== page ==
Money Tracking
January 18, 2016 11:40 AM   Subscribe

I'm planning a frugal year to try and get ahead of some debts and hopefully generate a bit of savings. In aid of this I'd like to produce monthly reports of income and outgoings. Could you advise me on good software to track spending, input receipts etc. etc.

Sure, this is basically budgeting software, but I'm looking for any guidance on this project. How can I best optimise the workflow of producing a monthly report for a family of two and bit people.
posted by Just this guy, y'know to Work & Money (15 answers total) 13 users marked this as a favorite
 
Classic YNAB, aka YNAB4, would work well for you. They just launched a new web-based version, but it doesn't have reports yet so that's why I'd recommend the older version. I've been using it for a year and love it -- in fact, I'm testing out the new web version right now and may go back to classic YNAB for a bunch of reasons.
posted by rabbitrabbit at 11:45 AM on January 18, 2016 [7 favorites]


Mint.
posted by Dashy at 11:49 AM on January 18, 2016 [3 favorites]


Seconding Classic YNAB. It's worth noting that they also have a great app for on-the-spot budget entries and excellent training materials, including live webinar-based classes, where they can help you set up a workflow. It's pretty great.

Mint is helpful too, especially in concert with YNAB -- but I find it more useful for getting a general overview of my accounts. YNAB will help you track every penny.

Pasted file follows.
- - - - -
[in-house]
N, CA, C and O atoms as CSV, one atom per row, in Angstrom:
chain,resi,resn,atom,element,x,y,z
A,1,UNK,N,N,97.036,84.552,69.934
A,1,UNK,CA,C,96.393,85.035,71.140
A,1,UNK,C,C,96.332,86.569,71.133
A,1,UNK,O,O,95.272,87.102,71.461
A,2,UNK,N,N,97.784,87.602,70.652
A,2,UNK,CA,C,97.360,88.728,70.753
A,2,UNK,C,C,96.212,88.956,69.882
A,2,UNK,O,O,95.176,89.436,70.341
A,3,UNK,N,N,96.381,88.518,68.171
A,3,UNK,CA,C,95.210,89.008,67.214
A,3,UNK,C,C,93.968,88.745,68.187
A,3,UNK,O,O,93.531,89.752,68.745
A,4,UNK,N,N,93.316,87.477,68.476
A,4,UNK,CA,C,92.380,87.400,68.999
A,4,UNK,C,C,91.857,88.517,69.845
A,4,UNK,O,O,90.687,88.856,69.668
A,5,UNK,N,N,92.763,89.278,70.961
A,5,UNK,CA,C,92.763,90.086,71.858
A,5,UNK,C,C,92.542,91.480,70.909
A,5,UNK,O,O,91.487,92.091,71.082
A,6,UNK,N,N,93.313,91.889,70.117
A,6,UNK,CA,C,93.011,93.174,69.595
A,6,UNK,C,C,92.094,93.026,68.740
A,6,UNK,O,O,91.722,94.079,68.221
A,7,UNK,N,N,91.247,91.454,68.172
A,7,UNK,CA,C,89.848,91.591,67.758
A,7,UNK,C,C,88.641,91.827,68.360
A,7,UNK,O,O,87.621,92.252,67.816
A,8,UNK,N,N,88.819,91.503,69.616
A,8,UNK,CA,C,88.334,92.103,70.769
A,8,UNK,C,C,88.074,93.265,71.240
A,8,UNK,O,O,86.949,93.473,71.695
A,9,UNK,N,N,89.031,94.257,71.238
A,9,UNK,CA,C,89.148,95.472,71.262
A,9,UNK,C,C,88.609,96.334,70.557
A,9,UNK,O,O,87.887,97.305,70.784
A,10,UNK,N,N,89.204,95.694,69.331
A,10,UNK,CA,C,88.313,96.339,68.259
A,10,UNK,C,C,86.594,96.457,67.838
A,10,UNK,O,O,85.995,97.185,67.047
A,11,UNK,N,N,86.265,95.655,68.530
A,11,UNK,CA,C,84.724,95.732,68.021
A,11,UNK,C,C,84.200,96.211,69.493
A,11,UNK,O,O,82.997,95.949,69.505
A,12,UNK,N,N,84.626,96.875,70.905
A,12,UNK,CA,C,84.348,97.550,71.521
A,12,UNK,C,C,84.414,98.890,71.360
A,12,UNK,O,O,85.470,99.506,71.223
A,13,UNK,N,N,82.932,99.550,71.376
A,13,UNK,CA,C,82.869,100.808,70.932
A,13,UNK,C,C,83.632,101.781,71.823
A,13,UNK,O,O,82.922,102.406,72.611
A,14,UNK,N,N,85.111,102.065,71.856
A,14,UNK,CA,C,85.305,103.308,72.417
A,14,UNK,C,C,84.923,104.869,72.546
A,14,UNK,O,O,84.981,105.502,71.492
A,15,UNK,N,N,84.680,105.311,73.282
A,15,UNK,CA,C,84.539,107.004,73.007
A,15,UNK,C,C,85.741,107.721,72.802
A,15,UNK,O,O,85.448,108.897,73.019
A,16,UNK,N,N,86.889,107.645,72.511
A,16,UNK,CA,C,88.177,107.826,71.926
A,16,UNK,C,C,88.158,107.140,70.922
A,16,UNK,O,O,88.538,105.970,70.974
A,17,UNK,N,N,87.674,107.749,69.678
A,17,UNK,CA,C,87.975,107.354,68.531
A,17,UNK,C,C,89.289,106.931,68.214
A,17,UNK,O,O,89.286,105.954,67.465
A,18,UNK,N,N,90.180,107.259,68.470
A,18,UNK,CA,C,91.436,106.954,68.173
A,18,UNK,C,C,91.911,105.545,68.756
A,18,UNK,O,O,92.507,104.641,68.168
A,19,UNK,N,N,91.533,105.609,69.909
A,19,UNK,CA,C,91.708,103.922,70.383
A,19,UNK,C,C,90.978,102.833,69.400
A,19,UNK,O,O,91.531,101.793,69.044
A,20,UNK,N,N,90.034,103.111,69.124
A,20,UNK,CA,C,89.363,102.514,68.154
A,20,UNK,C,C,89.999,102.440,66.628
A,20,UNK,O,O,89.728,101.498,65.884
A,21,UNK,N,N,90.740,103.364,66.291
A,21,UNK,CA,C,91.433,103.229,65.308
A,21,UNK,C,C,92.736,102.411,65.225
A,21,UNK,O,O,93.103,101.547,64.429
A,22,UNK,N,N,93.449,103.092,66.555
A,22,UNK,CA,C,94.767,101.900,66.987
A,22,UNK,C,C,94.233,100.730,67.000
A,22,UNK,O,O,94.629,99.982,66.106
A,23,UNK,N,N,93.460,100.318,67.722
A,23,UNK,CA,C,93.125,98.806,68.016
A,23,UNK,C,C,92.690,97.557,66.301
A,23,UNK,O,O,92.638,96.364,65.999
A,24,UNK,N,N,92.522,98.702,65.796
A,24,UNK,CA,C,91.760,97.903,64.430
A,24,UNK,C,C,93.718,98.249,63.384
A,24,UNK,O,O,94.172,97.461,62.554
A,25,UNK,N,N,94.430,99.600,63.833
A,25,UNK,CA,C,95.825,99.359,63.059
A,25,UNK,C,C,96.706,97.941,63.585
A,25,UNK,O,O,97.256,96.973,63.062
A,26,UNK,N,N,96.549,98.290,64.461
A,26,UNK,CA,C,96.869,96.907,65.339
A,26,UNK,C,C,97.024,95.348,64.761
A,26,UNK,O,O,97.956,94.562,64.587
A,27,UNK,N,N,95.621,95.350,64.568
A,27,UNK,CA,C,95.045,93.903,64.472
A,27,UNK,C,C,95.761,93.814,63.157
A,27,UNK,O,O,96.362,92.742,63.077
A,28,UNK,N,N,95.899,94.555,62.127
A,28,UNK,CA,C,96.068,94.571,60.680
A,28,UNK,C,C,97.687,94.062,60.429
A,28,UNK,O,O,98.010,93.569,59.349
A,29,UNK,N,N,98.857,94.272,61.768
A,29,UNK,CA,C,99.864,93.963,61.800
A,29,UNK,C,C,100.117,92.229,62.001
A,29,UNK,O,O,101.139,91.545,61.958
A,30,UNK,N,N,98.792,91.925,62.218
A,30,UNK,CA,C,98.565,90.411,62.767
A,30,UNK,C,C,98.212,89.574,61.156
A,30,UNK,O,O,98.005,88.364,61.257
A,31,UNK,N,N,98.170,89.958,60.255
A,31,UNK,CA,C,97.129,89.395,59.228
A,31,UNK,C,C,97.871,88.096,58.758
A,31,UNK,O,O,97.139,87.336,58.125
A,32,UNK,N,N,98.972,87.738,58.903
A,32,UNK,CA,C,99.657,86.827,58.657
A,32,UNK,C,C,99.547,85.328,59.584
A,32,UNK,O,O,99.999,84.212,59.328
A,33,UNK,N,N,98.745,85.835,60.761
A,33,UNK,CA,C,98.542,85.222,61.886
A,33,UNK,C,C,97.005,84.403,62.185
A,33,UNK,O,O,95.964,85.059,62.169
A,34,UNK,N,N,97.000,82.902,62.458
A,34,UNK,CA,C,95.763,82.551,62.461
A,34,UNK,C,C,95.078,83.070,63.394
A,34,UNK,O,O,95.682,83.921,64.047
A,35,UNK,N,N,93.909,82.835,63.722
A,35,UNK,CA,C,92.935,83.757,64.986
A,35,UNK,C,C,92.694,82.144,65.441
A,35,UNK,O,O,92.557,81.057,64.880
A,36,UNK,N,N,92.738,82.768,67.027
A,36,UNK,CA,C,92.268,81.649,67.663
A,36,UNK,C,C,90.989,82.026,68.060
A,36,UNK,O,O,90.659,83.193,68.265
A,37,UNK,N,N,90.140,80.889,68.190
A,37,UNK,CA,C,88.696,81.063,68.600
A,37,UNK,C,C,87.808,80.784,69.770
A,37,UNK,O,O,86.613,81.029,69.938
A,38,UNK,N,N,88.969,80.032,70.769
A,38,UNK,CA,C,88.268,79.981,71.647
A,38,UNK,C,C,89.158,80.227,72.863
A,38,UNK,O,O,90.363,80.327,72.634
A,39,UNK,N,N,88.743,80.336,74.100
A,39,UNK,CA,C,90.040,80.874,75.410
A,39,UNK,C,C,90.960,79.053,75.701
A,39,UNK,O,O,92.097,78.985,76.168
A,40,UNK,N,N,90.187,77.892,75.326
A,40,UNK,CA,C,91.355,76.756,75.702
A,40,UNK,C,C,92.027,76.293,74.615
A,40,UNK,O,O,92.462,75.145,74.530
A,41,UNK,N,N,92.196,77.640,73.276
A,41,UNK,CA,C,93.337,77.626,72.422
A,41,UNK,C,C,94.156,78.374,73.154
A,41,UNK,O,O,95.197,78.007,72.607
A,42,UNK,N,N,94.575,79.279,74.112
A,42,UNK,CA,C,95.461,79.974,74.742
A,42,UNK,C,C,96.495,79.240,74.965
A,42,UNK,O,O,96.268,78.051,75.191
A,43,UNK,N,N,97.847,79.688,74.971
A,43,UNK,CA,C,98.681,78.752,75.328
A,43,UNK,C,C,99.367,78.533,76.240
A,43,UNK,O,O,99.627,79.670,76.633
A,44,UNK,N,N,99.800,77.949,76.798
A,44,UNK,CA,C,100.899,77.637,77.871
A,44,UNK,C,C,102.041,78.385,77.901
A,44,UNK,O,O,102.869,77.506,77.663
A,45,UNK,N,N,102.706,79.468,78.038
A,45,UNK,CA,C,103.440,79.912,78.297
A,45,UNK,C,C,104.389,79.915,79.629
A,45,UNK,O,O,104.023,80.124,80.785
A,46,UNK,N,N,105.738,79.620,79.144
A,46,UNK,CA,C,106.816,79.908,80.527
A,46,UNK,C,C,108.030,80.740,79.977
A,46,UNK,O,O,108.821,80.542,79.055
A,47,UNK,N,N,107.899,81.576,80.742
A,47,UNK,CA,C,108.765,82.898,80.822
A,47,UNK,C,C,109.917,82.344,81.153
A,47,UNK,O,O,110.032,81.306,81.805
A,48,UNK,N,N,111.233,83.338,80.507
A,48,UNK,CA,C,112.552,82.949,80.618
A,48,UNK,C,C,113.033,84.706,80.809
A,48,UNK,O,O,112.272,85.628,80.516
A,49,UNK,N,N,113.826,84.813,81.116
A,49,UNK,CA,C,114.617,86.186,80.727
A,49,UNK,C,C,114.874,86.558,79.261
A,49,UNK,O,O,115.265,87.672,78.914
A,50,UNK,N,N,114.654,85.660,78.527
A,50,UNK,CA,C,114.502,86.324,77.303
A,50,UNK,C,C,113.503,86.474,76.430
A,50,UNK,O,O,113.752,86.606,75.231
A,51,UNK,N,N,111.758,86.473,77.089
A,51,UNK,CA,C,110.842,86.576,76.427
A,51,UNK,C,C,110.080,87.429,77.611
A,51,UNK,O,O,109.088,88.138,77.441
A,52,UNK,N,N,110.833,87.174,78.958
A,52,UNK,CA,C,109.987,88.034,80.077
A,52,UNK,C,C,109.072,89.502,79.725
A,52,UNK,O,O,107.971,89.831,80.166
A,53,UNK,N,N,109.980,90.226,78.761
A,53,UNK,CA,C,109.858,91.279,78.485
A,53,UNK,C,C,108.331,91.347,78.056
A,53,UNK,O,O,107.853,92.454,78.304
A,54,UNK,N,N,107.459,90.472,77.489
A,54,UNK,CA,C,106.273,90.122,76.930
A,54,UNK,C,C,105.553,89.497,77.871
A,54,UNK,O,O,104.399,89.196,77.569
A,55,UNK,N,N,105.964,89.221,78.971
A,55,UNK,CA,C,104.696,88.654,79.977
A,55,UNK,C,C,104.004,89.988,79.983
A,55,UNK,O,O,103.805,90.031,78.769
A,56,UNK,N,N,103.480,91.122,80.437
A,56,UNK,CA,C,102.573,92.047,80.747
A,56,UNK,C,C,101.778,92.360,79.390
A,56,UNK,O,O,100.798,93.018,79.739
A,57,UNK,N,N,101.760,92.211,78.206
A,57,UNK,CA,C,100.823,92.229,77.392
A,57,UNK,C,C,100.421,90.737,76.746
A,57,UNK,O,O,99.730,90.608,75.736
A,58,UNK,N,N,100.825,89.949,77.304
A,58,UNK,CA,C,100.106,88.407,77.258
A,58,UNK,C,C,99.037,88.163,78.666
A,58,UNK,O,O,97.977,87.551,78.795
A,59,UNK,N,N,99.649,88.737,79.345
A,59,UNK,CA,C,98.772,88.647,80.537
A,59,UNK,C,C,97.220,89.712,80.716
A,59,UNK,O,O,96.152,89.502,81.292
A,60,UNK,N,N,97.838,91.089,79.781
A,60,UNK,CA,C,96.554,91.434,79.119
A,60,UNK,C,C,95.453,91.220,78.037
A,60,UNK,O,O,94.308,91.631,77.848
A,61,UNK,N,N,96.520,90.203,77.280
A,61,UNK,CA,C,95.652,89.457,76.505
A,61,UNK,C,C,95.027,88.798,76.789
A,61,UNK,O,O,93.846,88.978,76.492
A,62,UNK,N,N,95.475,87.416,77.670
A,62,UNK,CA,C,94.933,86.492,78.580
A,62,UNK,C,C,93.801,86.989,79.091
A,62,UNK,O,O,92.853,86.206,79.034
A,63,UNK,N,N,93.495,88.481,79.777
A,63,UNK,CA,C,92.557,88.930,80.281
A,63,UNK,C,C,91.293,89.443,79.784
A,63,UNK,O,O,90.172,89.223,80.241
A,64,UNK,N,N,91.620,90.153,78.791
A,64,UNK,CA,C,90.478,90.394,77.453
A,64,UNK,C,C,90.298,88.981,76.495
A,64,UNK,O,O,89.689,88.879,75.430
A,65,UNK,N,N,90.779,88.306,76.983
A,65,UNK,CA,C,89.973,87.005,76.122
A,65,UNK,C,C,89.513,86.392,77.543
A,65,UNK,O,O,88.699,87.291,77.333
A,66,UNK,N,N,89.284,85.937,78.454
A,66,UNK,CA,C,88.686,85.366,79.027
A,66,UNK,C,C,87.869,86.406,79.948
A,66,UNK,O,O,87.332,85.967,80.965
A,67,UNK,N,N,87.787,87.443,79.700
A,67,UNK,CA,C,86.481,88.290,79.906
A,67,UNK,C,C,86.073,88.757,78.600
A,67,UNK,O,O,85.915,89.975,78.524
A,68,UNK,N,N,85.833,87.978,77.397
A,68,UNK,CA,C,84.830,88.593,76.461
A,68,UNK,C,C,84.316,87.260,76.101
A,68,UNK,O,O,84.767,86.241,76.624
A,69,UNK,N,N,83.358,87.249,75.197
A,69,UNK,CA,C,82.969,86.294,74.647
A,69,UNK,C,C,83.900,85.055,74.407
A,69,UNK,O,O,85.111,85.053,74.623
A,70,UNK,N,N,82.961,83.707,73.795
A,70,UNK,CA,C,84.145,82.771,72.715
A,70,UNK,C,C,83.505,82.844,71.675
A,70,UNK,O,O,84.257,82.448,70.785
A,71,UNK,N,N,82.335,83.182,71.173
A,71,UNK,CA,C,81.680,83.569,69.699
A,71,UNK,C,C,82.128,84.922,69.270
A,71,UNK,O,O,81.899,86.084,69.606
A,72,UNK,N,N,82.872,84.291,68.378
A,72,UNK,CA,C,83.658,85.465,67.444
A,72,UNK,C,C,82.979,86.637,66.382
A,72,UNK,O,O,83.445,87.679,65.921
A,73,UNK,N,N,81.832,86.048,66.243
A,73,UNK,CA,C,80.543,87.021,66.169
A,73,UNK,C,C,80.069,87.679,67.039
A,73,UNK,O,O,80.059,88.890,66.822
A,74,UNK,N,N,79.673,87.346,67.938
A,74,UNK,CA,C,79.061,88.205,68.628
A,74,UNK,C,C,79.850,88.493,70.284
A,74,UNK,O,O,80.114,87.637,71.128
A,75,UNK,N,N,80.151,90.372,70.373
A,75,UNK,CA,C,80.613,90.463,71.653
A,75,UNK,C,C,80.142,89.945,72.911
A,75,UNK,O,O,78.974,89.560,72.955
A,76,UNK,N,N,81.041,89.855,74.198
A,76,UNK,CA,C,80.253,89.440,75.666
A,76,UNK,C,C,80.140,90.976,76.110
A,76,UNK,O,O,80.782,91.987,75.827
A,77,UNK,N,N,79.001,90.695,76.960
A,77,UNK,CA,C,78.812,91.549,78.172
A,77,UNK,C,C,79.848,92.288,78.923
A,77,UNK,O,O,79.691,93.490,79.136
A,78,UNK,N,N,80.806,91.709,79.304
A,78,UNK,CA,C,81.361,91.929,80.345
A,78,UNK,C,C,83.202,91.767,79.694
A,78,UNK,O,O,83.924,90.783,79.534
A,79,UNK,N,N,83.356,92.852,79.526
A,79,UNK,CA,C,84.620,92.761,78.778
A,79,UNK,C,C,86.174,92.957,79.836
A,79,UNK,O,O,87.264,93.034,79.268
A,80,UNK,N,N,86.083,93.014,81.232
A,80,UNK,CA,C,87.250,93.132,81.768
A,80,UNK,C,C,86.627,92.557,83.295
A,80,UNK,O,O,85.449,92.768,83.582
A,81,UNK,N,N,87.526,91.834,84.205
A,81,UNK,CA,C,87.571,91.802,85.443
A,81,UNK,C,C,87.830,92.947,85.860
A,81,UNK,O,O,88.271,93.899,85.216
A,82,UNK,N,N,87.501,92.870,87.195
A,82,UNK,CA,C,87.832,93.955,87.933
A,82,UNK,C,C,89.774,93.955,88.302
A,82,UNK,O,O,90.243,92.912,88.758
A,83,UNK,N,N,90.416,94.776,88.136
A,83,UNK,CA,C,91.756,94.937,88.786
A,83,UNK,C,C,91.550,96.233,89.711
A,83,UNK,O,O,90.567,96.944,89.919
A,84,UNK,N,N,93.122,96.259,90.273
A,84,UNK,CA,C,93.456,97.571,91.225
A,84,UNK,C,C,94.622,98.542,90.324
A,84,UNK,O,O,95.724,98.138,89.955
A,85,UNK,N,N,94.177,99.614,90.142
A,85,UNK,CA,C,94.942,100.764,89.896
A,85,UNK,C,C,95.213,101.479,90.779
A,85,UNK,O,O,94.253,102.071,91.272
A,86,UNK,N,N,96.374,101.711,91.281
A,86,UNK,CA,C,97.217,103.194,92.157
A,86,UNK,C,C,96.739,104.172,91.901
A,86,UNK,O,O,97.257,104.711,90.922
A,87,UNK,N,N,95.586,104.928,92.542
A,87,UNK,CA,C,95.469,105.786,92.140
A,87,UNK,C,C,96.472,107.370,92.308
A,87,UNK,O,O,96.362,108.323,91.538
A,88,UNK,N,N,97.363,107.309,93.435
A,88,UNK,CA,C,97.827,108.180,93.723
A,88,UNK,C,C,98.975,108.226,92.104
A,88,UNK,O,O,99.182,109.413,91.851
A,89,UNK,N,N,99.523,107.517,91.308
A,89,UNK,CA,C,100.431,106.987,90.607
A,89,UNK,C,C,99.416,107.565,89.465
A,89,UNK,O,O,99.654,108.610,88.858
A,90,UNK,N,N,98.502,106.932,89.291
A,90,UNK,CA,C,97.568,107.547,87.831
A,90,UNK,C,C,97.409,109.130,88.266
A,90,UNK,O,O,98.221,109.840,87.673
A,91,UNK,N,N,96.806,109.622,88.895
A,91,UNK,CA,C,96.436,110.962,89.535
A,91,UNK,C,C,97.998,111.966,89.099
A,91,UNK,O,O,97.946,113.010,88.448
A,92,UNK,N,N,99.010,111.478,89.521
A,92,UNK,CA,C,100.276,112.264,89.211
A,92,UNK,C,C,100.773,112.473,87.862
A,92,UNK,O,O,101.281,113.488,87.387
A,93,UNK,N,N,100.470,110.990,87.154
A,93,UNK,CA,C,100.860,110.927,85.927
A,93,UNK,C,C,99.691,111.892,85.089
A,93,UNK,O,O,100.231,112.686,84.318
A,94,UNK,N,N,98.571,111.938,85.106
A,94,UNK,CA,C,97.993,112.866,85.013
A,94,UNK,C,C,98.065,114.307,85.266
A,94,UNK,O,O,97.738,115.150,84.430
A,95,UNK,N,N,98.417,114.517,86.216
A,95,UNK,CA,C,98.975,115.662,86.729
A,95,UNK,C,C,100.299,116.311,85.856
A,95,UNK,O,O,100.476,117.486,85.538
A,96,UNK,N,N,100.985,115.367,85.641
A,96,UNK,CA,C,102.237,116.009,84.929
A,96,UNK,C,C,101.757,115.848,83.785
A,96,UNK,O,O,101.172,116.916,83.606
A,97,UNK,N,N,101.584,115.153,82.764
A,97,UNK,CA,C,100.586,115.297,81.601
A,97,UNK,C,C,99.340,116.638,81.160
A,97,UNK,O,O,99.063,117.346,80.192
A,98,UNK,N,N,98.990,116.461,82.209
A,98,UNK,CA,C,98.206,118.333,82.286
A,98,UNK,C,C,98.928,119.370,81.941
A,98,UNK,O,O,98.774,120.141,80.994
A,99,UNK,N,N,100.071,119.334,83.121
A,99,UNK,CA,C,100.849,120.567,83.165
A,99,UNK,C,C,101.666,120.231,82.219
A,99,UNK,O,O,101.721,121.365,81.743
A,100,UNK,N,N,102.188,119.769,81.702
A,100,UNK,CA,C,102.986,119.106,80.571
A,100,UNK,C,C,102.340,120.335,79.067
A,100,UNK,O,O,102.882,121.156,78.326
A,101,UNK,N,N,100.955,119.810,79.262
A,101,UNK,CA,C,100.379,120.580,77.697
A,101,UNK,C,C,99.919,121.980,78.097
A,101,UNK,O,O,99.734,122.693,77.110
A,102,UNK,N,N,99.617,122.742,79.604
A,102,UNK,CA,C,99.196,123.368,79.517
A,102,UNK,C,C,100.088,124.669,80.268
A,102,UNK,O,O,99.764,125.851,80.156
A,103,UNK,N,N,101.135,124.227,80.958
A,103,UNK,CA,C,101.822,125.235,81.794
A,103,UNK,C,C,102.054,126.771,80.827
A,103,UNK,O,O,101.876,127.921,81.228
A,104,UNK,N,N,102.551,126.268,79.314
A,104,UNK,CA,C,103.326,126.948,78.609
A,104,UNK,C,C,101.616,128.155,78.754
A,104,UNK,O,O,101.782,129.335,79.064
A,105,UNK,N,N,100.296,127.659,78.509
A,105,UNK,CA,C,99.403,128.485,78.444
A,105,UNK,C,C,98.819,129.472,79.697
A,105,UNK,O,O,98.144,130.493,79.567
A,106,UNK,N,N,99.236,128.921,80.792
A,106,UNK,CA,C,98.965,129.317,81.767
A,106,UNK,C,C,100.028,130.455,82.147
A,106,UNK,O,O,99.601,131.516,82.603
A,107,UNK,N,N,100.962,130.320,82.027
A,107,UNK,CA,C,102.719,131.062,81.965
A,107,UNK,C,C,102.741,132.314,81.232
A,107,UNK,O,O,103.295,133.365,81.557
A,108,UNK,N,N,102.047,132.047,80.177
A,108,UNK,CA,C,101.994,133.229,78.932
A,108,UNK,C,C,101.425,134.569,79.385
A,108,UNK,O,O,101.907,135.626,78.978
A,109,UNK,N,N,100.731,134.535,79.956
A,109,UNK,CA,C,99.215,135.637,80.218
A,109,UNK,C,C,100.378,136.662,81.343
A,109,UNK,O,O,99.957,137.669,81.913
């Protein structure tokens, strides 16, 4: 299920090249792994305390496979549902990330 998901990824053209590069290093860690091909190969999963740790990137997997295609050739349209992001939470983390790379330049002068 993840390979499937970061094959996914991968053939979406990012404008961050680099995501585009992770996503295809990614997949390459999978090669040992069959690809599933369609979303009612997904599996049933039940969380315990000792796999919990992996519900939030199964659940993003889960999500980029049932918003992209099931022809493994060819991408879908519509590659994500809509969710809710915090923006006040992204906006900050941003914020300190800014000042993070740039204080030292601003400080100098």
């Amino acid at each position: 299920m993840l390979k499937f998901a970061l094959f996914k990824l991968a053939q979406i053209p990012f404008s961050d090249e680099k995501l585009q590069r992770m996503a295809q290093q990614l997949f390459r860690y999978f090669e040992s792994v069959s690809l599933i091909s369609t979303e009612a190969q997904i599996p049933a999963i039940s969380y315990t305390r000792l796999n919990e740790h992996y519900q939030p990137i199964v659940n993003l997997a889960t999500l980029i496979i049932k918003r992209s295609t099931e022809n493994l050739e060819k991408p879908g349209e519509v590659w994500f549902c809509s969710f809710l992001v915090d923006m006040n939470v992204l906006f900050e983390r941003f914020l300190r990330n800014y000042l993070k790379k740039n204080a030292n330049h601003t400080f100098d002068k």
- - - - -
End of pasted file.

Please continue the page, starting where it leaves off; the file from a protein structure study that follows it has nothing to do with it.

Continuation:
posted by ourobouros at 12:42 PM on January 18, 2016


Another vote for YNAB. I have been using it for over a year and nothing compares. The mobile app (with Dropbox sync) is a great feature too, especially when you want to input your purchases as soon as you make them. I have heard people complain about having to input every single transaction. For me, that's a feature, not a bug, since it forces me to think carefully about every single purchase. Of course, there's also a recurring transaction feature to help with regularly scheduled stuff.

I did use Mint for a while but I stopped using it because it violates my user agreement with my bank and I wasn't comfortable entering my online banking card numbers/passwords on a third party site. YNAB avoids that issue completely.
posted by futureisunwritten at 12:44 PM on January 18, 2016


Your bank's on-line site might include a bank report option. Mine allows you to set up categories for expenses and income. You can then assign all transactions to a category and generate reports for any time frame you want for any account. This is made easier if you run your finances through a single account, like a checking account through which you pay all bills and have income deposited.
posted by Seymour Zamboni at 12:57 PM on January 18, 2016


Love the new cloud-based YNAB! You can connect your banks directly (ala Mint) and because of failing to use YNAB and other tools in the past because of forgetting to download and import bank transactions, I find the automatic import better for my needs.

What I like is the way it automatically helps you plan for the future, rather than only looking backwards. The new way it has for setting up flexible goals, as well, is really valuable. Their live classes are held frequently and explain how to use the system to your advantage.
posted by apennington at 12:58 PM on January 18, 2016


I wanted to like YNAB and have tried it multiple times, but keep coming back to Moneydance. Haven't tried the new cloud YNAB yet, though.
posted by tonycpsu at 1:09 PM on January 18, 2016


Neobudget. It's the old "envelope system" with some very nice, easy reports.
posted by Joleta at 6:25 PM on January 18, 2016


YNAB is the favorite around these parts. I love it.
posted by Brittanie at 1:01 AM on January 19, 2016